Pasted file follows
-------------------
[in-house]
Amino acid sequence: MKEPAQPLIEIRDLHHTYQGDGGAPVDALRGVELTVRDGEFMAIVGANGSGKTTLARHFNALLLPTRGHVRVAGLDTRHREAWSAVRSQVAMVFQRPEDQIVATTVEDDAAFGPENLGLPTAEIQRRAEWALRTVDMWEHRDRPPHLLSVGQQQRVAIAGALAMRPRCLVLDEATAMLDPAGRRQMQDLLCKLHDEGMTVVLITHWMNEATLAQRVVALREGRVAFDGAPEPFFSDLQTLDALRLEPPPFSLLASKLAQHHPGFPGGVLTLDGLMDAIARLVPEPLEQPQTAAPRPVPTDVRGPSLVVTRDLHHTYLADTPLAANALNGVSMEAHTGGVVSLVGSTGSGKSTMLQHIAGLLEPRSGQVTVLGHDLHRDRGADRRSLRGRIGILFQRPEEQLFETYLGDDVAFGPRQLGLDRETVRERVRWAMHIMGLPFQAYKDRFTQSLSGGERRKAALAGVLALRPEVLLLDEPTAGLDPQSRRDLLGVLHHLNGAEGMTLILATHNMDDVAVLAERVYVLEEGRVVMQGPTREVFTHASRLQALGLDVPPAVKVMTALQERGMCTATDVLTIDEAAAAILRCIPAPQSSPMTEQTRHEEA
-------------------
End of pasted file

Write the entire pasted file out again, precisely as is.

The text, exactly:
[in-house]
Amino acid sequence: MKEPAQPLIEIRDLHHTYQGDGGAPVDALRGVELTVRDGEFMAIVGANGSGKTTLARHFNALLLPTRGHVRVAGLDTRHREAWSAVRSQVAMVFQRPEDQIVATTVEDDAAFGPENLGLPTAEIQRRAEWALRTVDMWEHRDRPPHLLSVGQQQRVAIAGALAMRPRCLVLDEATAMLDPAGRRQMQDLLCKLHDEGMTVVLITHWMNEATLAQRVVALREGRVAFDGAPEPFFSDLQTLDALRLEPPPFSLLASKLAQHHPGFPGGVLTLDGLMDAIARLVPEPLEQPQTAAPRPVPTDVRGPSLVVTRDLHHTYLADTPLAANALNGVSMEAHTGGVVSLVGSTGSGKSTMLQHIAGLLEPRSGQVTVLGHDLHRDRGADRRSLRGRIGILFQRPEEQLFETYLGDDVAFGPRQLGLDRETVRERVRWAMHIMGLPFQAYKDRFTQSLSGGERRKAALAGVLALRPEVLLLDEPTAGLDPQSRRDLLGVLHHLNGAEGMTLILATHNMDDVAVLAERVYVLEEGRVVMQGPTREVFTHASRLQALGLDVPPAVKVMTALQERGMCTATDVLTIDEAAAAILRCIPAPQSSPMTEQTRHEEA